So the inaugural FedEx Cup playoffs didn't exactly redefine pro golf's competitive landscape with an earthquake of suspense last summer. After hearing the PGA Tour insist that no player could skip a postseason tournament and win the grand prize, Tiger Woods passed on the first of those four events and still claimed the overall title by a mere 12,578 points. Tiger obviously practices a different kind of math than the arithmetic used by the folks in Camp Ponte Vedra.
In fairness to the tour, it often referred to its new format as a work in progress, and to that end changes have been made, with additional alterations almost certainly on the way. From a fan's standpoint, the biggest tweak in 2008 involves the advent of a $9 million cash bonus to the postseason champion. Last year's payoff was made exclusively in retirement-fund credit, which is a bit like giving a supermodel a lifetime supply of eye shadow.
Phil Mickelson was among the more vocal critics of the deferred payment, wondering how anyone's knees would quiver over a five-footer for the FedEx Cup crown when they'd have to wait 30 years for the reward. Woods basically seconded Lefty's lament, as if anyone with 61 tour victories and 13 major triumphs might need financial assurances down the road, but the $9 million winner's check didn't come about simply because the game's two best players wanted it.
"That was the one thing we weren't going to listen to the big boys on," says Joe Ogilvie, a member of the PGA Tour Policy Board. "A bigger question was if [the U.S.] Congress would see how good our retirement plan is and rethink [the special tax benefits appropriated to the tour]."
In layman's terms, the tour pros didn't want the federal government prying into their fiscal matters. Whether you subscribe to the theory that too much money has become the root of all evil in pro golf, commissioner Tim Finchem and his worker bees are somewhat obligated to do what's best for the players, which, in this case, meant asking FedEx to produce a not-so-small fortune. Hey, hitting a golf ball long and straight for a living beats laying bricks.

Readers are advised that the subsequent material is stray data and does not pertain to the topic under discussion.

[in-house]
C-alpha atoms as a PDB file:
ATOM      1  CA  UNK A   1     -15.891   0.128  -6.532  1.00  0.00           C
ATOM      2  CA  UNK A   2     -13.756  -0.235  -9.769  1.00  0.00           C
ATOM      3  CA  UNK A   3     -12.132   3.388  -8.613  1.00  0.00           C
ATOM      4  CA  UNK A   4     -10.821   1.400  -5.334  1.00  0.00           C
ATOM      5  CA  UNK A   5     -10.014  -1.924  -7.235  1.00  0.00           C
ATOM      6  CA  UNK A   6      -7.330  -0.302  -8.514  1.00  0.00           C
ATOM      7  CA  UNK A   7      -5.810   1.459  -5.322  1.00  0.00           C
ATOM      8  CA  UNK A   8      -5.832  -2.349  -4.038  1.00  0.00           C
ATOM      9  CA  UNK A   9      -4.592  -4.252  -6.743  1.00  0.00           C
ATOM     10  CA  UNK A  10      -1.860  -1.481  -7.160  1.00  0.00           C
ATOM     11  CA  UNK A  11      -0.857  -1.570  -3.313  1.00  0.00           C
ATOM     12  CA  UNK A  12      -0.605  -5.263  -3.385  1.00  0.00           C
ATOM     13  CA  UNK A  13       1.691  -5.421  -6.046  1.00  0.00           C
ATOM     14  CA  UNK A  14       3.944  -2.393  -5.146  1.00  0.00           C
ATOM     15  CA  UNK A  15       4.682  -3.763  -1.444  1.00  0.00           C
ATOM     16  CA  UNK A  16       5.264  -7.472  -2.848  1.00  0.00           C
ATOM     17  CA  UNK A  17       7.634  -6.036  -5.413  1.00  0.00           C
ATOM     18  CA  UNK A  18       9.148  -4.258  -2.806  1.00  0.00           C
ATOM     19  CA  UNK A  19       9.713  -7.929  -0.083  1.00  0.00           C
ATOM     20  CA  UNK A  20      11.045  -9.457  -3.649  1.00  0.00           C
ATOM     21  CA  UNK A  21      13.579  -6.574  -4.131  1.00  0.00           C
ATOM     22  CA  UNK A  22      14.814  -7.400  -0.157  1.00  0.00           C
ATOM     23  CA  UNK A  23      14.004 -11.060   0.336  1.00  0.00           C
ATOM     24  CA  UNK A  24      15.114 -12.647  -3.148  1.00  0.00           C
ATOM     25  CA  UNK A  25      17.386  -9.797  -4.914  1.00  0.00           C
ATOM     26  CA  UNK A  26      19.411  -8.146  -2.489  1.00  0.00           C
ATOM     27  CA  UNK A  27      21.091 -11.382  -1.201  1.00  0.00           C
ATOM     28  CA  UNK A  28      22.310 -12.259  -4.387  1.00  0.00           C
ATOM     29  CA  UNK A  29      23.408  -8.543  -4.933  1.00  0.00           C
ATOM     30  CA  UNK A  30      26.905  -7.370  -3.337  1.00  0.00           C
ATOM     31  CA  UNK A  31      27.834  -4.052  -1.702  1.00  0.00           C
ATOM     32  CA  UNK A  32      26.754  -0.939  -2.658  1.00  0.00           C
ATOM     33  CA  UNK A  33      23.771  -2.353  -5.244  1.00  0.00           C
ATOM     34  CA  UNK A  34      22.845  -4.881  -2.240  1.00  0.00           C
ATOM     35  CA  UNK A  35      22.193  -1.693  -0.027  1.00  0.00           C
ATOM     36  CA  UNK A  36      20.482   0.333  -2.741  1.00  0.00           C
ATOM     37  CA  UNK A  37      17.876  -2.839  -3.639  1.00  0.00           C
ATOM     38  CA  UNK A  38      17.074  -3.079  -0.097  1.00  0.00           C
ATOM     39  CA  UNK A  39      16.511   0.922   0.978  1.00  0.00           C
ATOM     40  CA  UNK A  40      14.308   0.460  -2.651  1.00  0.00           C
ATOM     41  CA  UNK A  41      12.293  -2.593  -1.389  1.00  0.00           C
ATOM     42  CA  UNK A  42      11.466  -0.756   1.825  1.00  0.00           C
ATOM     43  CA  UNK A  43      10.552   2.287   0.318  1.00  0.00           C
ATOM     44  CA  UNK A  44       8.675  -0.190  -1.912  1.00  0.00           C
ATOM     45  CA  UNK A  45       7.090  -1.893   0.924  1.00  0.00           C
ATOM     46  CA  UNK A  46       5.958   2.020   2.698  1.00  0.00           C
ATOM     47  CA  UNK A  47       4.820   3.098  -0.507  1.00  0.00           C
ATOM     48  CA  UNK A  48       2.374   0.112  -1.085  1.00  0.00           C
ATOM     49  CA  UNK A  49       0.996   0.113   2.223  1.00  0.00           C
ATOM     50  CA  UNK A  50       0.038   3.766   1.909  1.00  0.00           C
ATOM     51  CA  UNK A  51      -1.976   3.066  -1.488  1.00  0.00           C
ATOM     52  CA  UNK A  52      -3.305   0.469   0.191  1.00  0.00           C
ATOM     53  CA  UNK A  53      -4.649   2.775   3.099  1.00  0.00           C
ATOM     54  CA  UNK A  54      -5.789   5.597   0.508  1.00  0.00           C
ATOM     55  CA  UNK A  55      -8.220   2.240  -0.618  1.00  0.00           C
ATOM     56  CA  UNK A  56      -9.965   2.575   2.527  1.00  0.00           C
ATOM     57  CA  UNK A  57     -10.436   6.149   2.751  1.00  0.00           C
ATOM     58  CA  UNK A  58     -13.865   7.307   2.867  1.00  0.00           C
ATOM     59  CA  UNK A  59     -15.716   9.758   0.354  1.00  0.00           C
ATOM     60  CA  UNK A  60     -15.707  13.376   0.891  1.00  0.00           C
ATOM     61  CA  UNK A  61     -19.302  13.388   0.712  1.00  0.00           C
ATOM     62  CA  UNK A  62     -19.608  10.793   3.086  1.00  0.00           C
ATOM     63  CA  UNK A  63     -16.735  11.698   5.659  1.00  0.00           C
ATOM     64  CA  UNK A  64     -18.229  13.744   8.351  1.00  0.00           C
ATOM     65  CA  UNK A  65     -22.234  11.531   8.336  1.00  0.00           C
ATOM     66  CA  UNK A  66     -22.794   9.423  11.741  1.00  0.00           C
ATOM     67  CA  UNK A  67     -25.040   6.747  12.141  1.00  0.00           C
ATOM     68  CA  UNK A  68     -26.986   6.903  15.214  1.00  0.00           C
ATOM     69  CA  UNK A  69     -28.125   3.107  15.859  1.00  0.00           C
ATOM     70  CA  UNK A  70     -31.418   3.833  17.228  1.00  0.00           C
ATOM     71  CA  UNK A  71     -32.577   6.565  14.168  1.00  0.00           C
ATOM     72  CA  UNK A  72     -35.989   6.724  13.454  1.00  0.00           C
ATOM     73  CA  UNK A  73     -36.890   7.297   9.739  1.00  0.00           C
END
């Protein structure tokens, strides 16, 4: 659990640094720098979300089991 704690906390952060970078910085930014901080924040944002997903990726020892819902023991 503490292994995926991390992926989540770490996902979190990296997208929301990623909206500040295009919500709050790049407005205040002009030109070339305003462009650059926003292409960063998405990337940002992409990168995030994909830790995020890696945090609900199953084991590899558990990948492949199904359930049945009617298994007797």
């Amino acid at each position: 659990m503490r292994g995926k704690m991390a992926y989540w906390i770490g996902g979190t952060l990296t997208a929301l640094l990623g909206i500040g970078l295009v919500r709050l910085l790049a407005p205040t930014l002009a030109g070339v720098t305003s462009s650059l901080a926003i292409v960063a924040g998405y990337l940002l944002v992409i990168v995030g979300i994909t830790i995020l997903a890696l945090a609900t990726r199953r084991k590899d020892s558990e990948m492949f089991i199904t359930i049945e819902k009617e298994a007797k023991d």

Not that anybody ever understood the FedEx Cup point-distribution system to begin with, but a series of significant changes will be submitted in a proposal to the Players Advisory Committee when it meets next month. In an attempt to make Woods and Mickelson play in all the postseason events, playoff points would increase dramatically, perhaps by as much as 2,000 per spot. For example, the value of a 10th-place finish in Boston would leap from 1,350 to 3,350.
What's strange about this option is that the 2,000-point raise runs consistently down to the player who finishes 70th, meaning a measly 100 points would become 2,100. Nobody ever said the tour doesn't reward mediocrity, but the official purpose of the increase is to generate more volatility in the postseason standings, something that was clearly missing in the 2007 debut.
"As it turned out, the top 22 [regular-season finishers] had a free pass to the Tour Championship," Ogilvie says, referring to the 30-man season finale. "I think the consensus is that we'd like that number to be a lot smaller."
From a slightly different statistical viewpoint, only three guys outside the top 30 made it to East Lake, where Woods began the week catchable and ended it with a margin much closer to laughable. Not to throw a frog in the tour's postseason punchbowl, but do we really need four weeks of playoffs to tell us Tiger is the best golfer on the planet?
John Hawkins is a senior writer for Golf World magazine.